> > Subject: Re: [mach1mach2cnc] Model air plane servos
                            > >
                            > > Dave,
                            > > just an fyi I have "hobby servos" in my turbine powered
                            > > planes putting out 400+ in/oz I doubt any printer steppers
                            > > could get anywhere near that... :) LOL..
                            > > the hobby servos do use pulse width to determine position ...
                            > > ranges from 1 ms to 2 ms, with 1.5 ms being the
                            > > neutral(center) position I believe most use a 50hz pulse stream.
                            > > there are lots of how-to's on the web. might be a good place
                            > > for Don to start.
                            > > Chuck
                            > >
                            > > ----- Original Message -----
                            > > From: Dave Halliday
                            > > To: mach1mach2cnc@yahoogroups.com
                            > <mailto:mach1mach2cnc%40yahoogroups.com>
                            >
                            > > Sent: Monday, April 01, 2013 8:26 PM
                            > > Subject: RE: [mach1mach2cnc] Model air plane servos
                            > >
                            > >
                            > >
                            > > If I recall correctly, the airplane servos use a regular
                            > > pulse-train as
                            > > their input. The duty-cycle or width of the pulse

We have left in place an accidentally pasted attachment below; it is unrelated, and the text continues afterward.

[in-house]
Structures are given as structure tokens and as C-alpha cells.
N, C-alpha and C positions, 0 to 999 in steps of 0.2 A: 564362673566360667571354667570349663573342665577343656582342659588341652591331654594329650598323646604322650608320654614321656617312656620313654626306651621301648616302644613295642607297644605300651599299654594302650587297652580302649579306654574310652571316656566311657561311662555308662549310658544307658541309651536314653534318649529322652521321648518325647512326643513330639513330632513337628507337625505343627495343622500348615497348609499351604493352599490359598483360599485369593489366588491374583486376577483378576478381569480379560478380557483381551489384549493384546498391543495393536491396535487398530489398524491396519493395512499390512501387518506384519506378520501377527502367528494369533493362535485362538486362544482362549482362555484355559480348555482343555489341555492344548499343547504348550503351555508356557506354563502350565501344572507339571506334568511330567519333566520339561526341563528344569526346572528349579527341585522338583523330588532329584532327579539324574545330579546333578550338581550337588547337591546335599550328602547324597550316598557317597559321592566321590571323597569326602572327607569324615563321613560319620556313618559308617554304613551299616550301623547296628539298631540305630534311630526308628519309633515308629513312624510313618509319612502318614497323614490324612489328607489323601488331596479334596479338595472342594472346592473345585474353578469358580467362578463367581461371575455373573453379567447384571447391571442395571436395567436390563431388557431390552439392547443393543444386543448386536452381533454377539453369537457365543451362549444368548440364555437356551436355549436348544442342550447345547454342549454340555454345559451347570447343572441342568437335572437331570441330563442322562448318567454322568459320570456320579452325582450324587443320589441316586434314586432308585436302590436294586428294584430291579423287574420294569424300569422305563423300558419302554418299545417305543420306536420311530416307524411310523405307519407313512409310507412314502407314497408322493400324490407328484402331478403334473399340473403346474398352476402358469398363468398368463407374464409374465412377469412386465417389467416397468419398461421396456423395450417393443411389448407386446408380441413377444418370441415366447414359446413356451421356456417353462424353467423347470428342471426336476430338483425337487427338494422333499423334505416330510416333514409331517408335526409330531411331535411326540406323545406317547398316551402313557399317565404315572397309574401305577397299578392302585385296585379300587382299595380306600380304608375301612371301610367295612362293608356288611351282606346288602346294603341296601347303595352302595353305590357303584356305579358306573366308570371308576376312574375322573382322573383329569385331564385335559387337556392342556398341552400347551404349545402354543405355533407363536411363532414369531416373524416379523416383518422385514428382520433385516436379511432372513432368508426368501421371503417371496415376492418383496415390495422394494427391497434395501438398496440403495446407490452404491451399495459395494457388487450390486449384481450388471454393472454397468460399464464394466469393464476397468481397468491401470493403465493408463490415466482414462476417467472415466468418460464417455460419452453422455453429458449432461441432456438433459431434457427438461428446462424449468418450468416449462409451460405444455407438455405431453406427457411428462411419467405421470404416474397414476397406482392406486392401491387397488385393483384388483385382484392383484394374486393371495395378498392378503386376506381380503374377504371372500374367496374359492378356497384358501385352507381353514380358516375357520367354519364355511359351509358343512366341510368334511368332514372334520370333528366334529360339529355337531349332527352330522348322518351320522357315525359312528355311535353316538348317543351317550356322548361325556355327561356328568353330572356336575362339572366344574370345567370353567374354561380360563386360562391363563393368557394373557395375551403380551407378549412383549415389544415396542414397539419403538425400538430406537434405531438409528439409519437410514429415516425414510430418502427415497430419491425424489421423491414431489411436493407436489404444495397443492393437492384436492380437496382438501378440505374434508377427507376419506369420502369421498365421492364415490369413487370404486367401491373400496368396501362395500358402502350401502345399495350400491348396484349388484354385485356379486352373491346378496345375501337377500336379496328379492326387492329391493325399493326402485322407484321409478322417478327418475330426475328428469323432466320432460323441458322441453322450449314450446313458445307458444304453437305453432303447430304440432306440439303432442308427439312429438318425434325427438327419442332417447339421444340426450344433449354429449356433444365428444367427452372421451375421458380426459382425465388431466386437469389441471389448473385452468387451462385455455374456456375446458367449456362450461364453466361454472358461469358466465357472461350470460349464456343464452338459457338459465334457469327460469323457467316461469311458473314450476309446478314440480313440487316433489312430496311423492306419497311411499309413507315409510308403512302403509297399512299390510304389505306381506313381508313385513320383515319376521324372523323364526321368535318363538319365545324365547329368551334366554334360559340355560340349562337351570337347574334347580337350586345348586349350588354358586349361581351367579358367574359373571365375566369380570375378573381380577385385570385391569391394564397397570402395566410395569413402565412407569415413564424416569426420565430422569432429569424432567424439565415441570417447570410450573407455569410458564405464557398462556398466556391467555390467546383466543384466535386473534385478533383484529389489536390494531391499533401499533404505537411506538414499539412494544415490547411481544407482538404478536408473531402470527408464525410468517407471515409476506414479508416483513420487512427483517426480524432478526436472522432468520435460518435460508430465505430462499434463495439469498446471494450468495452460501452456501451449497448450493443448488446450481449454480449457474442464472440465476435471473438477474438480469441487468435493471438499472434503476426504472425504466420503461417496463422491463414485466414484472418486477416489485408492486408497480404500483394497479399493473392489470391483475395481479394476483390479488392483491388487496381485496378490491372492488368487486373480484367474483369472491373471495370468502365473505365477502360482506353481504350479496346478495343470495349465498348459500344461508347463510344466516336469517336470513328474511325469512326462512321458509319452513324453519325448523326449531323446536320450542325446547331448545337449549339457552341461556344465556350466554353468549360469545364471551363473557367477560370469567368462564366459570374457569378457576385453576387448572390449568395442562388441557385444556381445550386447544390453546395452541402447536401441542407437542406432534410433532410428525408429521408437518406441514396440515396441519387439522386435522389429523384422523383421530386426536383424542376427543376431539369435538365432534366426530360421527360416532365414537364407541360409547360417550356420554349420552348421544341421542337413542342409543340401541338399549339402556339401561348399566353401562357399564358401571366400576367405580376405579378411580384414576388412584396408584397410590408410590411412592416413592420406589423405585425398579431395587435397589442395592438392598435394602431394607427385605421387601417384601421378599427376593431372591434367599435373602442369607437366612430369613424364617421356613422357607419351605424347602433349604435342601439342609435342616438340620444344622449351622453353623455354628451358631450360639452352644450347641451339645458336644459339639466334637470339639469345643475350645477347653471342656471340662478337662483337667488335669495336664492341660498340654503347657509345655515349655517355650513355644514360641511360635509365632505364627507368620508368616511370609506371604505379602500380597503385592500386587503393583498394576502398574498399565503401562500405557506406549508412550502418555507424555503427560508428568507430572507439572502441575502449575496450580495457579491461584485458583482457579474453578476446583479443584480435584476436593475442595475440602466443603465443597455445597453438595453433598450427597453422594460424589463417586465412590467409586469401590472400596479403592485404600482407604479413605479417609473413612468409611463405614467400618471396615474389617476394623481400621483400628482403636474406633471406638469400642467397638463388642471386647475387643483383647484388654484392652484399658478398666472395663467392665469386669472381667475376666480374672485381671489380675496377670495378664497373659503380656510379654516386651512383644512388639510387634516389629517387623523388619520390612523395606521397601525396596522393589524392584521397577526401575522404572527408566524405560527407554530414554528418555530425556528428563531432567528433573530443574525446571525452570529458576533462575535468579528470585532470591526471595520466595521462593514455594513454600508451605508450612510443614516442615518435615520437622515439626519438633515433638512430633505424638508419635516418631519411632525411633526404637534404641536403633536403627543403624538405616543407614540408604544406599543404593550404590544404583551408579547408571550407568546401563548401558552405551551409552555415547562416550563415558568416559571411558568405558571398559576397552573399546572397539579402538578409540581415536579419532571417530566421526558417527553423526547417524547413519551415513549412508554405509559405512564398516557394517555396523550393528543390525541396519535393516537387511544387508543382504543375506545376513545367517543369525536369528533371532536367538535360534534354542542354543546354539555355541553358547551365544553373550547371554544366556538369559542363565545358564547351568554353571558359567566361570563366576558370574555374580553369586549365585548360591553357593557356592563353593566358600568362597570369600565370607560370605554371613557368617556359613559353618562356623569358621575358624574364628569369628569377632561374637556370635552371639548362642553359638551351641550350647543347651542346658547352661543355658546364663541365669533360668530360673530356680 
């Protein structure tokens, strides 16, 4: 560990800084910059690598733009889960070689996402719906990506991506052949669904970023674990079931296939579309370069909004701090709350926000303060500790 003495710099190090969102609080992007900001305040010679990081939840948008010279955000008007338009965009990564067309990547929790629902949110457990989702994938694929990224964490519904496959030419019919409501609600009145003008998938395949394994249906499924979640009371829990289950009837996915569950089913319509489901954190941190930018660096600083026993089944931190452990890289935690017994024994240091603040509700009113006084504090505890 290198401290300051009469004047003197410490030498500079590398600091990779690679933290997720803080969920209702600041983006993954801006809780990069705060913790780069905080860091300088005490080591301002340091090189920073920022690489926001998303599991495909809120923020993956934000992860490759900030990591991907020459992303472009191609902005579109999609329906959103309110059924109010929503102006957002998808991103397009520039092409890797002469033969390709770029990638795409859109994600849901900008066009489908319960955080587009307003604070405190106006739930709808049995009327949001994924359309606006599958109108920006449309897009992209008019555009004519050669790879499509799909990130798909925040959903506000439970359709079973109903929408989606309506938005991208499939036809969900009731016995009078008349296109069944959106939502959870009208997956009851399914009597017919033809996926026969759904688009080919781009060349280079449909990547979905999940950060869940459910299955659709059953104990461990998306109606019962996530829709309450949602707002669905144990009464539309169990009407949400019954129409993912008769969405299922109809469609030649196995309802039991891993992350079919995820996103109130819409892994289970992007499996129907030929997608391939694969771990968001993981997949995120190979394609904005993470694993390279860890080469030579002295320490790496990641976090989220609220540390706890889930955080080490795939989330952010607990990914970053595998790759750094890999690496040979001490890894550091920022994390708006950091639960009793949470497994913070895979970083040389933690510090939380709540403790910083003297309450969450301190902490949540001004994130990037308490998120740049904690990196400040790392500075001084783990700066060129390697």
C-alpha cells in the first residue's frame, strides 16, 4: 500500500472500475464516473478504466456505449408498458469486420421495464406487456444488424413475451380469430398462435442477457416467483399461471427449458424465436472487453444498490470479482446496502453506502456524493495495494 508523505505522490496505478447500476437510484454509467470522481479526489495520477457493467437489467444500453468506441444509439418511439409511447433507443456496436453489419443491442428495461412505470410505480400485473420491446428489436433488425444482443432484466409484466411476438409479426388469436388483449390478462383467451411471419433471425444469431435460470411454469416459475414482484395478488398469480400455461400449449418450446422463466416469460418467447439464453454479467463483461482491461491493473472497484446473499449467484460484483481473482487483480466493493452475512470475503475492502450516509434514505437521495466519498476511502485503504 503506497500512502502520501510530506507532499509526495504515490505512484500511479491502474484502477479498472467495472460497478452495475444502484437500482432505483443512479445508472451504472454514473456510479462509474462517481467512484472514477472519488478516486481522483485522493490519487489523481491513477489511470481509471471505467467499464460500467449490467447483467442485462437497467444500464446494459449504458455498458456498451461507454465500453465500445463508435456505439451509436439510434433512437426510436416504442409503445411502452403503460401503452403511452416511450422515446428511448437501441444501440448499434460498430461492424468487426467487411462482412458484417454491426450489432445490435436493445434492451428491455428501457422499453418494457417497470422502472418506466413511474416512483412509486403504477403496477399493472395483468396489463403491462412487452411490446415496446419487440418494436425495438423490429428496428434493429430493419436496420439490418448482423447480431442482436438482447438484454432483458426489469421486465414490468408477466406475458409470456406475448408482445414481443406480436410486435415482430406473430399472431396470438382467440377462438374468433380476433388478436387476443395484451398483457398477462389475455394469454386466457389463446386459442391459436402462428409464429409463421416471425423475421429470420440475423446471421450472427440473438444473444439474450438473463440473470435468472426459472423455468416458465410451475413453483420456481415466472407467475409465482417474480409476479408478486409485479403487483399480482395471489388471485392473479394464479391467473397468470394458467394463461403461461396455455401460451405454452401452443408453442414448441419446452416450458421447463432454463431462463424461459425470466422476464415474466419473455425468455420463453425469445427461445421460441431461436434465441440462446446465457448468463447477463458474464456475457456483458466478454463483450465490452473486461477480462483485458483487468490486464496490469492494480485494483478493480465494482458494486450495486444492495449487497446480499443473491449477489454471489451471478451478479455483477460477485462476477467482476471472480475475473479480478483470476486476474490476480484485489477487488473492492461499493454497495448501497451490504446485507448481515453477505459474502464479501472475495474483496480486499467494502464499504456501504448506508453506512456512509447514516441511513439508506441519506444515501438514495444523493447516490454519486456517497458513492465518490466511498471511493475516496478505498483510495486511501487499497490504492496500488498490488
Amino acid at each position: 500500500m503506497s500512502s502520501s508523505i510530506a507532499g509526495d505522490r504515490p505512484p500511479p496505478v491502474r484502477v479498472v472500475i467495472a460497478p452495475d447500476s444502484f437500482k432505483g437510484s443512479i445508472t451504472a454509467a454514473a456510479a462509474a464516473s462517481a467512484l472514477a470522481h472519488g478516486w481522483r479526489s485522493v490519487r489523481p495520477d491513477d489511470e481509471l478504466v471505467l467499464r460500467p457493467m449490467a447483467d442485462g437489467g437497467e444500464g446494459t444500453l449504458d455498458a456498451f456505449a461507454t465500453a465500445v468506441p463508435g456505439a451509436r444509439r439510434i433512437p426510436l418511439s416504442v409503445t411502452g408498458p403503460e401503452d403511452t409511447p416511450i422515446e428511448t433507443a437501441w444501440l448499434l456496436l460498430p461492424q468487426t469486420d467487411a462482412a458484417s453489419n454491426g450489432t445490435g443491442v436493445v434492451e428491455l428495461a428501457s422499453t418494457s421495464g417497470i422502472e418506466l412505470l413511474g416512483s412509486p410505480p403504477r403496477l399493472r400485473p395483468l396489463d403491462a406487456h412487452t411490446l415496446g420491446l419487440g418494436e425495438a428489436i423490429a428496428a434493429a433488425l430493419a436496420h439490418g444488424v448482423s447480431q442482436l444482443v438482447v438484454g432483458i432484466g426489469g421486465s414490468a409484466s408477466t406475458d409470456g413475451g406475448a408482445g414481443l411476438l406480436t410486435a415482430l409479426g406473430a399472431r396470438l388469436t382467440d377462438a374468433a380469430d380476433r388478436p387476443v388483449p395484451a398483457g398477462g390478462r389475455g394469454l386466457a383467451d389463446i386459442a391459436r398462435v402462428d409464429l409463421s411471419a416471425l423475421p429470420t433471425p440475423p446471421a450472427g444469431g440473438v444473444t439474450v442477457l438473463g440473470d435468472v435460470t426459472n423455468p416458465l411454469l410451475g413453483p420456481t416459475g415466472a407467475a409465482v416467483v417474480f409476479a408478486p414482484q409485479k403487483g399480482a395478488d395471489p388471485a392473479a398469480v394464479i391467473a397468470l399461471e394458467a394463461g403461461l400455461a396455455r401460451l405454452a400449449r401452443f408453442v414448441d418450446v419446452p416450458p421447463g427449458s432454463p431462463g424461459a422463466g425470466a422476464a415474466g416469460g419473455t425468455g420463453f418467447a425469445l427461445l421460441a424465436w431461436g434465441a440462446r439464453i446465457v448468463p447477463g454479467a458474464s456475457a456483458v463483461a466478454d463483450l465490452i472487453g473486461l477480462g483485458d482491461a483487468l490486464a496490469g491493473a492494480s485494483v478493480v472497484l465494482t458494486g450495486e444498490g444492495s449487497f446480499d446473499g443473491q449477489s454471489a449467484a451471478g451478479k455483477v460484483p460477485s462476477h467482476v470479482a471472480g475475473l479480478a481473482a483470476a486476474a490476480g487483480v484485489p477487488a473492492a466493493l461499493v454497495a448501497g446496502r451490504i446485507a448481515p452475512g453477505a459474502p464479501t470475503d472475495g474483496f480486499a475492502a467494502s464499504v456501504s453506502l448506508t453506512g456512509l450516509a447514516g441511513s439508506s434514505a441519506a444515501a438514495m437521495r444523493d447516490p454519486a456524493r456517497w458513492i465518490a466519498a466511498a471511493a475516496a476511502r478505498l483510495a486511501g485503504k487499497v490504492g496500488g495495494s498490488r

> > determines the position
                            > > of the servo.
                            > >
                            > > MACH3 (as well as most of the stepper motor controllers)
                            > > uses a parallel
                            > > port with one pin for step and one pin to represent
                            > > direction (CW/CCW)
                            > >
                            > > Using a parallel port allows the status of all of the axes
                            > > to be presented
                            > > at the same time - ker-chunk. If there was a variability in
                            > > time from the
                            > > X-axis data to the y-axis data, trying to mill a diagonal
                            > > line would result
                            > > in waving -- not a straight line.
                            > >
                            > > You could use an arduino to scale and translate. You could
                            > > also use some
                            > > more stepper motors -- dead printers have a lot of stepper
                            > > motors in them
                            > > and they should have about the same torque as a hobby servo.
                            > >
                            > > > -----Original Message-----
                            > > > From: mach1mach2cnc@yahoogroups.com
                            > <mailto:mach1mach2cnc%40yahoogroups.com>
                            > > > [mailto:mach1mach2cnc@yahoogroups.com
                            > <mailto:mach1mach2cnc%40yahoogroups.com> ] On Behalf Of Don
                            > > > Sent: Monday, April 01, 2013 12:42
                            > > > To: mach1mach2cnc@yahoogroups.com
                            > <mailto:mach1mach2cnc%40yahoogroups.com>
                            > > > Subject: [mach1mach2cnc] Model air plane servos
                            > > >
                            > > > Is anyone using model airplane servos with mach 3 out put. I
                            > > > want to drive two stepper motors and two servos. Is that
                            > > > being done? And how? What I have in mind is a lathe with the
                            > > > spindle X axes a stepper and Y axes that run the tool back
                            > > > and forth a stepper motor and Z a model servo and a tool